My week in summary
Flinders Peak; twice. You Yangs
Recently Ive been struggling a bit with hills…so to make them suck less I’m doing more of them!
Depends on what you use as your guide, Flinders Peak is somewhere between 400 and 450 granite steps, plus track. It’s also meant to take an hour return – and even on my second go (when I was slower, and stopped for more photos), I came in easily around the 40 minute mark.
I headed up there early, and was surprised to find quite a few people up there on a weekday. On the weekend it’s busier than Bourke Street (Melbourne)…
The first time I went up was great. I found it much easier than I have before, and even though I’ve never timed myself, I know it would’ve been a lot quicker as well.
The second time was a fair bit more puffing, but not too much slower, and still a lot easier than I usually find it. After looking at my watch I even managed to run the last part – did someone mention ‘competitive’?!
I’ll be doing it again soon – and before too long will try it with a fully loaded backpack (just cos that’s the type of thing I do for fun).
Highlight: It didn’t suck as much as the last time I did it.
Lowlight: It could still suck less.
The Saddle & East-West walk. You-Yangs
I caught up with a couple of old friends for a fun walk along the Saddle trail, then joining the East-West walk for half of it (following it back to the carpark).
There were lots of laughs, and we had a great time catching up – as well as only 1 hill, and lots of fun scrambling on the rocks (note to self: next time wear trail shoes – runners are slippery!).
It was a gorgeous day, and they were suitably impressed by the great views along the East-West track. Next time they wont believe my explanation of how hard a hill will be (I find that being vague works better – until you’re found out) – but seeing as though we’ve already planned next week’s walk they cant be too upset.
Highlight: Reminiscing and enjoying time with old friends.
Lowlight: Slippery runners – I usually enjoy a bit of rock hopping, but instead felt unsure on my feet.
Werribee Gorge (near Bacchus Marsh): Quarry picnic area to Junction Pool (return)
Not sure of the distance, or the exact time it took, but all up I was there about 2 ½ hours (which included more than half hour at Junction Pool, and some wandering around that area). There are quite a few options of trails, but this suited me just fine for my first time (and my 3rd day in a row of hiking).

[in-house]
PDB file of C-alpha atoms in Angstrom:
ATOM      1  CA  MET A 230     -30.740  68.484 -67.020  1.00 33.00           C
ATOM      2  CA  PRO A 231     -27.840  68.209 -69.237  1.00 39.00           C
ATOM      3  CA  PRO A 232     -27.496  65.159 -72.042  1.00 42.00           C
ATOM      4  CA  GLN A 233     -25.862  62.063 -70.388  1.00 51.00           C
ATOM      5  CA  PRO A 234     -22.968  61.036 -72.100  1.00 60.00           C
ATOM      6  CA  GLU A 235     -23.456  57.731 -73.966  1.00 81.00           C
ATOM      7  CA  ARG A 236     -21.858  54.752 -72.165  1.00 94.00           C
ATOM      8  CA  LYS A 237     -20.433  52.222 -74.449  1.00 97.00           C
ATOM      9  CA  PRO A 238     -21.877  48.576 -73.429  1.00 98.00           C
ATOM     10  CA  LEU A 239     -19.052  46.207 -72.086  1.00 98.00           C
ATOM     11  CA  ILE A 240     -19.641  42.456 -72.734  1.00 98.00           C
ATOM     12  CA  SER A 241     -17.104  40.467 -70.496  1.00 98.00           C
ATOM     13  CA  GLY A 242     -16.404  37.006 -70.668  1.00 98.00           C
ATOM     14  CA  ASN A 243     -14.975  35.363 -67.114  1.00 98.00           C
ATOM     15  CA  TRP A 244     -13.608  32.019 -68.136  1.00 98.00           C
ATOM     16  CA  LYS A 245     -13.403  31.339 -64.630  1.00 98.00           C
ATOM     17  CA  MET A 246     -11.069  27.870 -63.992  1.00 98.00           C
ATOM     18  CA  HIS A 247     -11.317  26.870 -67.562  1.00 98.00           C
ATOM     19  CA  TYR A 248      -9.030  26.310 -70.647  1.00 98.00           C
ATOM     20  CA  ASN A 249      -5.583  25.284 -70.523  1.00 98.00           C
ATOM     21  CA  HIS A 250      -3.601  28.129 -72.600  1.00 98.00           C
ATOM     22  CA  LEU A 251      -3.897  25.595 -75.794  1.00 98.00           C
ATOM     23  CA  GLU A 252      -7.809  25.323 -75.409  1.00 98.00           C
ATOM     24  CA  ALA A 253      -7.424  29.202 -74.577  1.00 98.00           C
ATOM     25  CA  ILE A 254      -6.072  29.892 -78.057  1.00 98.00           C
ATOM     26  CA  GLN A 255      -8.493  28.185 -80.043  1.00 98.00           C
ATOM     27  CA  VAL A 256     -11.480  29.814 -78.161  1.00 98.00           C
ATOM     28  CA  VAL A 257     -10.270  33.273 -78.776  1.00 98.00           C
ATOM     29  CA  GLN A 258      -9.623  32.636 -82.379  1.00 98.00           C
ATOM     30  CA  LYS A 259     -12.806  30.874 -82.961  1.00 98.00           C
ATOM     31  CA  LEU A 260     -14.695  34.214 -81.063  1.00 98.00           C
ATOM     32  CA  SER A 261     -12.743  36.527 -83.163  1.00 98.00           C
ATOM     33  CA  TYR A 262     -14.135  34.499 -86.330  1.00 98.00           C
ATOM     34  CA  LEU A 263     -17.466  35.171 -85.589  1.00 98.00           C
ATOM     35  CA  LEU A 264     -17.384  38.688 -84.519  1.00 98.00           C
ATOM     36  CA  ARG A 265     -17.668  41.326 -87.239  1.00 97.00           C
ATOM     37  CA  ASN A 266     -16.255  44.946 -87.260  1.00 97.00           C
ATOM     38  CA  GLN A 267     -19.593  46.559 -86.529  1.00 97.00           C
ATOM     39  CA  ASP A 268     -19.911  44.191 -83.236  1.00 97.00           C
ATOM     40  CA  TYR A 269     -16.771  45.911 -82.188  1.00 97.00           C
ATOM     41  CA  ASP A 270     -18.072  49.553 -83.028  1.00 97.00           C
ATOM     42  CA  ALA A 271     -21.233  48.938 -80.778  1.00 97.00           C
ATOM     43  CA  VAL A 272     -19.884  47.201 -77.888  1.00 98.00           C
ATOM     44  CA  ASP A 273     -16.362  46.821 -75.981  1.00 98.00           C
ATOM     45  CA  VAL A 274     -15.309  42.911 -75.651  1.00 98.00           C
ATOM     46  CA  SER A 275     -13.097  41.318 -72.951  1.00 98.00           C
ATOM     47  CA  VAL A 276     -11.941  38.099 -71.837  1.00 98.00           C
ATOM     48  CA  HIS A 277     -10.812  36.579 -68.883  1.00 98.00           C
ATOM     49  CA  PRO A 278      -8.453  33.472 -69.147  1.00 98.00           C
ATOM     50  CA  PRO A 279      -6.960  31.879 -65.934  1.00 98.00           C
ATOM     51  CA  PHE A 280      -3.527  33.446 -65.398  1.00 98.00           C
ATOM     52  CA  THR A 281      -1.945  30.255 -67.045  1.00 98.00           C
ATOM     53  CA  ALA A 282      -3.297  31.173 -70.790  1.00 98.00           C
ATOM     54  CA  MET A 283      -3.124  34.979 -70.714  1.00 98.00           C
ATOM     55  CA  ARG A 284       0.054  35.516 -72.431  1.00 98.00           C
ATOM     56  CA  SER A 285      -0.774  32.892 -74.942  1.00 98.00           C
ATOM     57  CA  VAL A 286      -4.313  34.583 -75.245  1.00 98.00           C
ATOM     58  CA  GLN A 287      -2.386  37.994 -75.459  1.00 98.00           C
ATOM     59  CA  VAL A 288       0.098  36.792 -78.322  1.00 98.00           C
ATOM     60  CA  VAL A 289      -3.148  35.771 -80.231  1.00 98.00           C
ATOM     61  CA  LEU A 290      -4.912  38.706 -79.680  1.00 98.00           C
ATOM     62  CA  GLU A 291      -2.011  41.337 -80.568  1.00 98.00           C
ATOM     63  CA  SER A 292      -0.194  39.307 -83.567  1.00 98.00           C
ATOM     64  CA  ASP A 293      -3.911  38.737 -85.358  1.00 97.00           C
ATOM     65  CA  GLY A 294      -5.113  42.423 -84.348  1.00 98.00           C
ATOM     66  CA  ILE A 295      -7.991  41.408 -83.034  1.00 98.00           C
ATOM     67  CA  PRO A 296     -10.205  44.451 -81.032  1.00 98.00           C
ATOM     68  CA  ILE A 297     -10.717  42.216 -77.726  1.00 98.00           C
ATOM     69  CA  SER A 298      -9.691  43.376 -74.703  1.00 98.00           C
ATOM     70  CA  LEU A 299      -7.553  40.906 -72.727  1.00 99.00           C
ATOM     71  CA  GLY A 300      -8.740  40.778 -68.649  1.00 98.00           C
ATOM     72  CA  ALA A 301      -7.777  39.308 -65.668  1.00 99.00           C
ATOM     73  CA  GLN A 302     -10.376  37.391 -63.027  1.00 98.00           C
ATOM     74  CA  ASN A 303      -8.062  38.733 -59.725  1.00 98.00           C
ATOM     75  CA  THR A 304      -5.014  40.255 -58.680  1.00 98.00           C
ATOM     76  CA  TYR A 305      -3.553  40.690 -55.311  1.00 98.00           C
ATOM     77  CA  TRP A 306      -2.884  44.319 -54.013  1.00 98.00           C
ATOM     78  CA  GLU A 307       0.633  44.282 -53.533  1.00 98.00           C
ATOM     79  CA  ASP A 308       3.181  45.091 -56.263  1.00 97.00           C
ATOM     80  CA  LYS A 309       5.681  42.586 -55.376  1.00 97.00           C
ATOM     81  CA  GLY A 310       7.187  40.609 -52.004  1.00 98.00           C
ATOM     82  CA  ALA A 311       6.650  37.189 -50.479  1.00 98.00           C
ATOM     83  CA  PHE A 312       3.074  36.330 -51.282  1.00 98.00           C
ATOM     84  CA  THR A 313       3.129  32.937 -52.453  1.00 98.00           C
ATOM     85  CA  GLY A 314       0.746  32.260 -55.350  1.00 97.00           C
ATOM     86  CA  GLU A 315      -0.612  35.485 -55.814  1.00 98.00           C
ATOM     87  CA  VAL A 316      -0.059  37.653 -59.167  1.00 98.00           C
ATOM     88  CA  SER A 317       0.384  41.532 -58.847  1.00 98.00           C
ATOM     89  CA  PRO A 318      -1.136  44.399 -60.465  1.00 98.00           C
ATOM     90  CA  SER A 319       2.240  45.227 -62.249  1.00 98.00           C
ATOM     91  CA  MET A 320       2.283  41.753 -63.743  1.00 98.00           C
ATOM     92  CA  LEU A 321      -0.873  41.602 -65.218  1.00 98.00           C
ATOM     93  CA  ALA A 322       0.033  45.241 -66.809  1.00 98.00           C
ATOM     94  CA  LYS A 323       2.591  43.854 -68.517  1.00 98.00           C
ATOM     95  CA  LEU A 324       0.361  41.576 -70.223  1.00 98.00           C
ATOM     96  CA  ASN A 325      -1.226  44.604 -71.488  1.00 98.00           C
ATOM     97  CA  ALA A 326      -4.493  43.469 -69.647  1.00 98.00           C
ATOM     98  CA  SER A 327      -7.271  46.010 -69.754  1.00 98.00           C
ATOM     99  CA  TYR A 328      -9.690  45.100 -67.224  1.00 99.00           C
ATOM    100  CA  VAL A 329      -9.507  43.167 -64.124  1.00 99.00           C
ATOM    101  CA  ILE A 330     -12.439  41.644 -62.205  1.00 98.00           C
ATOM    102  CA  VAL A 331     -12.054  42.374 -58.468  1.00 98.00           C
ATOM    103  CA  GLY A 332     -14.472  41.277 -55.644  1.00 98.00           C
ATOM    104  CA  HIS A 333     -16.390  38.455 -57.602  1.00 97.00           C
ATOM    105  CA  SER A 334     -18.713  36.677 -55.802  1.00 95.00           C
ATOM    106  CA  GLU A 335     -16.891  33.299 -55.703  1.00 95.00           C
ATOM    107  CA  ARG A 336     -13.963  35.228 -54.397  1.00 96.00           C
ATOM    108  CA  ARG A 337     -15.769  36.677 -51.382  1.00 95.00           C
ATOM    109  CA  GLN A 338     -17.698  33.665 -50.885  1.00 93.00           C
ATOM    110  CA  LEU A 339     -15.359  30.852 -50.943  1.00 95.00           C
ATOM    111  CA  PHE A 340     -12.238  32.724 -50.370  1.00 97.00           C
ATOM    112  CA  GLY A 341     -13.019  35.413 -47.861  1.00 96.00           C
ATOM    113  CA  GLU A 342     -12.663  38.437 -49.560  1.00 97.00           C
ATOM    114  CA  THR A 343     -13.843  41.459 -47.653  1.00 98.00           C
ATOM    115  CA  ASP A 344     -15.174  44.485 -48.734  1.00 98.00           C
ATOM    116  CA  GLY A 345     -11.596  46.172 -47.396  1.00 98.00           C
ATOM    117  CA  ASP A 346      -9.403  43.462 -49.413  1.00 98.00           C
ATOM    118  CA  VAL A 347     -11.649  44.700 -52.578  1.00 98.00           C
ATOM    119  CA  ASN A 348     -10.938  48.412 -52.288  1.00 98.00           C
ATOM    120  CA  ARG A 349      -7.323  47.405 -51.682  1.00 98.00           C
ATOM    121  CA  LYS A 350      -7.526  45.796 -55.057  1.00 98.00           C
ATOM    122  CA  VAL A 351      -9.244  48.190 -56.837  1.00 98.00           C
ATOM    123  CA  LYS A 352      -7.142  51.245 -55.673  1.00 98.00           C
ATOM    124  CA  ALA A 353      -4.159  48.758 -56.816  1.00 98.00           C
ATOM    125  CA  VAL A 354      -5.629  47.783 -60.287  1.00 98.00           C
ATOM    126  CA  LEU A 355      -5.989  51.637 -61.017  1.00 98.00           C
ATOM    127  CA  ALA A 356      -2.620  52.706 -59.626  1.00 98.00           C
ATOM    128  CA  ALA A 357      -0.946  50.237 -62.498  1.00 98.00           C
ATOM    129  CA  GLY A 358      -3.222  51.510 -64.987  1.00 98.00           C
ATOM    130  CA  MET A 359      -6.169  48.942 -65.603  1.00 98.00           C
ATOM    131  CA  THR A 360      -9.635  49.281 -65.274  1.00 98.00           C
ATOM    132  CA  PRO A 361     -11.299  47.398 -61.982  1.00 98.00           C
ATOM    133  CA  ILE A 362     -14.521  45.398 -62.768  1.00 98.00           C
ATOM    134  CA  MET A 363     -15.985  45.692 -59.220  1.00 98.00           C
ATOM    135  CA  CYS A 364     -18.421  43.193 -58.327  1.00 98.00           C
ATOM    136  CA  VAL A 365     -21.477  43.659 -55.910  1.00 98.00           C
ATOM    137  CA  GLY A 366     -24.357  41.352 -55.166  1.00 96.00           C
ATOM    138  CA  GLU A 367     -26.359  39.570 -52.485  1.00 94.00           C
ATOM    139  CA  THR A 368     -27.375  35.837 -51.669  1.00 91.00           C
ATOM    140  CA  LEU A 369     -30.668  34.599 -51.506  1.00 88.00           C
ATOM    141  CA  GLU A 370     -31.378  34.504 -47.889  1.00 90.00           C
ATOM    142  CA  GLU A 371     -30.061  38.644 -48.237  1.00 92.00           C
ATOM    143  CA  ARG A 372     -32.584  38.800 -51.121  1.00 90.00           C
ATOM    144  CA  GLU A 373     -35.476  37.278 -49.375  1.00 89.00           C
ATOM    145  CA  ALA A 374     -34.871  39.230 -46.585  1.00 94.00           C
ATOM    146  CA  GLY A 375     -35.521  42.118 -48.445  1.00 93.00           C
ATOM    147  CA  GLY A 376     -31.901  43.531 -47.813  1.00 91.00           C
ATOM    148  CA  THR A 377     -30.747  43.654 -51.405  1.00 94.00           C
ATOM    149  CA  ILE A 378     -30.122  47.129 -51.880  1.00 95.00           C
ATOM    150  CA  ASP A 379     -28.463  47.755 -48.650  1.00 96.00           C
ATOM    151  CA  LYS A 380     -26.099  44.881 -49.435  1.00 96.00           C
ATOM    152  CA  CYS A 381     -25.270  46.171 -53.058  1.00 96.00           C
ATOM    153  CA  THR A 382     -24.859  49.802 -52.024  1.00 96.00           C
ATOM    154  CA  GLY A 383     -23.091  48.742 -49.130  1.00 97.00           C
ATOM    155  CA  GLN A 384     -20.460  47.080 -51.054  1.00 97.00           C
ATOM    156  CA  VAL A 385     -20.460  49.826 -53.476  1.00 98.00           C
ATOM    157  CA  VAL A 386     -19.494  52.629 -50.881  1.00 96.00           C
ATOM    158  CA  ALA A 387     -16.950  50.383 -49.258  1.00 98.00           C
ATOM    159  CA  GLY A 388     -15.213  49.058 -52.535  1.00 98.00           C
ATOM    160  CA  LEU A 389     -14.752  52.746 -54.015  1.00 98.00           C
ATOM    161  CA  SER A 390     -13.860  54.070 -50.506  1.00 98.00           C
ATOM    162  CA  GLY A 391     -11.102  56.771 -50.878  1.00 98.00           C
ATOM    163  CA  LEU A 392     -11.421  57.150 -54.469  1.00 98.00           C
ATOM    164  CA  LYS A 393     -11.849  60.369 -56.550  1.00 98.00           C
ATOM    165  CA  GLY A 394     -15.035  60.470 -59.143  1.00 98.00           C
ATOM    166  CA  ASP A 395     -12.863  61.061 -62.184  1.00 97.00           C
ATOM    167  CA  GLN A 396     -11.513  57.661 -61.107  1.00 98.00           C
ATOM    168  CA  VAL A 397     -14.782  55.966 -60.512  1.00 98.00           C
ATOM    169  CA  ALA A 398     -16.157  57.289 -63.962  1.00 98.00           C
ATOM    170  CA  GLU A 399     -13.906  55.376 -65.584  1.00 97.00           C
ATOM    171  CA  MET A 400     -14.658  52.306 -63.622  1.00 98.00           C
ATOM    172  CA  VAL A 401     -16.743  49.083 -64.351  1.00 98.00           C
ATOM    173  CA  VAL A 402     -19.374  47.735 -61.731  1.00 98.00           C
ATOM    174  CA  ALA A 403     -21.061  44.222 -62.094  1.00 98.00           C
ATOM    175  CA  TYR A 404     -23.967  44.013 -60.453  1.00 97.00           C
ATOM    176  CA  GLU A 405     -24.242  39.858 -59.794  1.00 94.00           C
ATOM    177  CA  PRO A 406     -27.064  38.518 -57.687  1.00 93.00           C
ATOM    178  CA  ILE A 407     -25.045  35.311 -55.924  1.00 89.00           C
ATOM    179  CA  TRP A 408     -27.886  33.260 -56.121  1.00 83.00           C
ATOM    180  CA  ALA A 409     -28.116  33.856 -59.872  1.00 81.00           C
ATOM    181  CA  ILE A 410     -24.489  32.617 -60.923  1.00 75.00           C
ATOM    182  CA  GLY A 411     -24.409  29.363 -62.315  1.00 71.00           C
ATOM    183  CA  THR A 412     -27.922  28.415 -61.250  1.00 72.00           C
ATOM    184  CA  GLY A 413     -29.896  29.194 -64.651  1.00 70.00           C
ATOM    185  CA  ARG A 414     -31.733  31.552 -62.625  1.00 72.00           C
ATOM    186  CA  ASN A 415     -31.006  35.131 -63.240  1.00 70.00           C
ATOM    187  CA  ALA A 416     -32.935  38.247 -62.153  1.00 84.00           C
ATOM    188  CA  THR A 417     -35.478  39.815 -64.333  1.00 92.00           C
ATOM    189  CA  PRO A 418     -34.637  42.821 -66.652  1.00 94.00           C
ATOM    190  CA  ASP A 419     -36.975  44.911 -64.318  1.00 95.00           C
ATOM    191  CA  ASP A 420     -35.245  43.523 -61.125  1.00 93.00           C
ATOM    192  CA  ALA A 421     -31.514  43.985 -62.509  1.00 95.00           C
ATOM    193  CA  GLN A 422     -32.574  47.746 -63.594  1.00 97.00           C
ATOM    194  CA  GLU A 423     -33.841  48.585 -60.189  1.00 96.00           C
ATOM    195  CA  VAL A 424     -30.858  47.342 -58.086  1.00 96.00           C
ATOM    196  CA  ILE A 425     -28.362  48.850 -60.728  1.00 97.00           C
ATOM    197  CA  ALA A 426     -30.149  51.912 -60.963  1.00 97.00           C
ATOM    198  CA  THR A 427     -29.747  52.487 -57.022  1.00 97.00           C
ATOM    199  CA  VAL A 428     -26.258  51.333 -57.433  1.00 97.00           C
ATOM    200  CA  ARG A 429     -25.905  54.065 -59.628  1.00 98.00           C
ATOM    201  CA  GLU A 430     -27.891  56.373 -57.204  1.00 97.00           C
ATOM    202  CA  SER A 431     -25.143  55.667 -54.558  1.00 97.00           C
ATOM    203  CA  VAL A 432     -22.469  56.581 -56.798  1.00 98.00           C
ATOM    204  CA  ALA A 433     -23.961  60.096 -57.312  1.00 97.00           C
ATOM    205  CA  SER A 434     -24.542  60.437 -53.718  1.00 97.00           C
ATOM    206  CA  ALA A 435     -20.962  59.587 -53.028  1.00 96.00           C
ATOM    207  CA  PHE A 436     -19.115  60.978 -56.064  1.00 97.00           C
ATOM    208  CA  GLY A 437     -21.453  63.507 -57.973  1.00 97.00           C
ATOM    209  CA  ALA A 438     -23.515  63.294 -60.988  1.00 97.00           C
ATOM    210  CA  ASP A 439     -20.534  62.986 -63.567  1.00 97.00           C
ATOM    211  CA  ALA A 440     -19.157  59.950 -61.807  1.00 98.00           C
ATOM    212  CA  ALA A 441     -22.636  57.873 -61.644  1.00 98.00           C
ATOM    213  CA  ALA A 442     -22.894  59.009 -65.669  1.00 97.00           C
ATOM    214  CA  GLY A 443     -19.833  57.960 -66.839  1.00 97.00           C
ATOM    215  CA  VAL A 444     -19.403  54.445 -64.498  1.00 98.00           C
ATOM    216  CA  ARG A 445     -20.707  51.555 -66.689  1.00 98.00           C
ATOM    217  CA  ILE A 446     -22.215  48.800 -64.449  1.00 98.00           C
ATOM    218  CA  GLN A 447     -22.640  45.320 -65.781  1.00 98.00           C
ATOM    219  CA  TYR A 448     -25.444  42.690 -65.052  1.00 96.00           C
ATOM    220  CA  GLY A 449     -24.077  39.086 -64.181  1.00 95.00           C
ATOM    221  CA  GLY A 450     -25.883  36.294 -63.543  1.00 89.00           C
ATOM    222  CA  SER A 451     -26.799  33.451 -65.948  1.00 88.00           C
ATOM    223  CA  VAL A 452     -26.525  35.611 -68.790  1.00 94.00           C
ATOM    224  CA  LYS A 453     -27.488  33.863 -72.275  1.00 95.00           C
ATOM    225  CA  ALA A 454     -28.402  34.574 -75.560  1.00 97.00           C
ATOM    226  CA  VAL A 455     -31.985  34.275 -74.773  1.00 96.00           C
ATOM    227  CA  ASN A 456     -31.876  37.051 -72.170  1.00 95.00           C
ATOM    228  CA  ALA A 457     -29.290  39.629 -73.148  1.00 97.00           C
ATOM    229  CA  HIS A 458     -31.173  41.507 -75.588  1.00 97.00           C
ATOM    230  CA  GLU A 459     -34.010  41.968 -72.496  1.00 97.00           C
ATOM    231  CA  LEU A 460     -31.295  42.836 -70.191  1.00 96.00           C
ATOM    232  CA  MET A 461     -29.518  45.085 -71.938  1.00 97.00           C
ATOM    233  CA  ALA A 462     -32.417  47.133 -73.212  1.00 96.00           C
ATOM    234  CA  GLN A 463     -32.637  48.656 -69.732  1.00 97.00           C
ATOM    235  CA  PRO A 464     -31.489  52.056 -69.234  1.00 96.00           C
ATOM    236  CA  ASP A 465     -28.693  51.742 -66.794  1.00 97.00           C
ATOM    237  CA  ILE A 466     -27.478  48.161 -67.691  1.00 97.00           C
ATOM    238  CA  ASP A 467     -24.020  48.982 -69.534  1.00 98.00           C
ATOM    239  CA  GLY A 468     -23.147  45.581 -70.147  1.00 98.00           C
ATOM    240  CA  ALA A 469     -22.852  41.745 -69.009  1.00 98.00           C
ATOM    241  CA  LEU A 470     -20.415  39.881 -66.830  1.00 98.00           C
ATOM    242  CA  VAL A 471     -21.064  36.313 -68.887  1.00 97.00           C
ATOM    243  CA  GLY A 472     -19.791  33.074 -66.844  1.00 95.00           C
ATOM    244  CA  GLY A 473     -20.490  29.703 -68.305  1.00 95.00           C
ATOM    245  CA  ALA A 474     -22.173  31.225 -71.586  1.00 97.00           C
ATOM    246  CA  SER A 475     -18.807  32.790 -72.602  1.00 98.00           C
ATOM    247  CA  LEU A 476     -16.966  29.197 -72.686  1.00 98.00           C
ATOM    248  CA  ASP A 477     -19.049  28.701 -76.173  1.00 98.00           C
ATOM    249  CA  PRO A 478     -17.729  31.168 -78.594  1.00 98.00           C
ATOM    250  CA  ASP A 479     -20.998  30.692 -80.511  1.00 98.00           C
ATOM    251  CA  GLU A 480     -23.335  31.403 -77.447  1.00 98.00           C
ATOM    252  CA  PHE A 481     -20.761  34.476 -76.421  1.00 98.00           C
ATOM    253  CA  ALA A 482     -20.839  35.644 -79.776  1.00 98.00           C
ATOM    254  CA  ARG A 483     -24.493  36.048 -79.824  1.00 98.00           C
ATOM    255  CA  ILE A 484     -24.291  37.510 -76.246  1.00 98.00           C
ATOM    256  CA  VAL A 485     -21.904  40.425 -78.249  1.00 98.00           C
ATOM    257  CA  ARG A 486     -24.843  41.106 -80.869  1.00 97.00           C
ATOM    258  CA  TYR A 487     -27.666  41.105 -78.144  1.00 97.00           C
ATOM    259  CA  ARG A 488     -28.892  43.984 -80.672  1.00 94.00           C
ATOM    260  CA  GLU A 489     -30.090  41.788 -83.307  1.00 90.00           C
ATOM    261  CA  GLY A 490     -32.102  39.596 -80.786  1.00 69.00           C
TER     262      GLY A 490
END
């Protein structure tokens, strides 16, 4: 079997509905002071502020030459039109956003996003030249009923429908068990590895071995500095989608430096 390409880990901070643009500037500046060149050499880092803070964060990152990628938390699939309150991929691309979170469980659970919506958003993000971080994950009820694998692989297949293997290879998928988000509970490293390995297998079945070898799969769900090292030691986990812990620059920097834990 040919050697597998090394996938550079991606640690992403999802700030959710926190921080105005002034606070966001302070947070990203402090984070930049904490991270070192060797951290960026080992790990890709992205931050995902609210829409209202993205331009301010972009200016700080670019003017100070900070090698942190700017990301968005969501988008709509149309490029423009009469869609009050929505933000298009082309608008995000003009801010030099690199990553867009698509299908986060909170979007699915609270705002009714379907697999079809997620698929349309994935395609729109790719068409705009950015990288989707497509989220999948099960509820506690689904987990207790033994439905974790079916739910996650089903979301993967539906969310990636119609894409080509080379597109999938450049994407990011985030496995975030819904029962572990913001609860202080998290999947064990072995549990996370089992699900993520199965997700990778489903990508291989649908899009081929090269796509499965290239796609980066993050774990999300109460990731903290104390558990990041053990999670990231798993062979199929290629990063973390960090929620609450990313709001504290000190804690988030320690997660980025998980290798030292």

It was so much drier than the hills on the Otways (see previous posts on the Great Ocean Walk) – and it’s not even Summer yet! I’m not surprised that area is at such a high fire risk.
I got up there early, which meant for most of it I only saw a couple of others, but by the time I was leaving it was one group after another. It was my first time out with my gaiters (bought at the Kathmandu sale last week) – but most of the people I saw were wearing shorts – just as I was looking at their bare legs thinking WTF, I could see them checking out my gaiters thinking WTF! I didn’t see any snakes, but there was a lot of long grass and bushes…I was also glad I’d taken my trail shoes today (go the Merrell’s) – as my runners would’ve had me sliding all over the place.
The Junction Pool was a great spot to stay for a while. Except for the noisy cockatoo’s, the trickling water and stunning scenery were perfect.
I then wandered around that area for a bit (a few more signs would’ve been handy) before heading back to the car. The trees gave some nice relief from the sun along the track – by then it was getting to just over 30 degrees (not bad for only 10.30am!).
Tips: Wear trail shoes or hiking boots, and gaiters. Park at the Quarry car park if you would like a toilet (albeit a drop one). Signage is pretty ordinary – so take at least a map – and compass to be sure.
Highlights: The (solo) sing along in the car with the melodic and soothing voice of Billy Corgan (‘Disarm’ still gives me the shivers).
Lowlights: The heat could’ve been, if I had’ve gone even an hour later.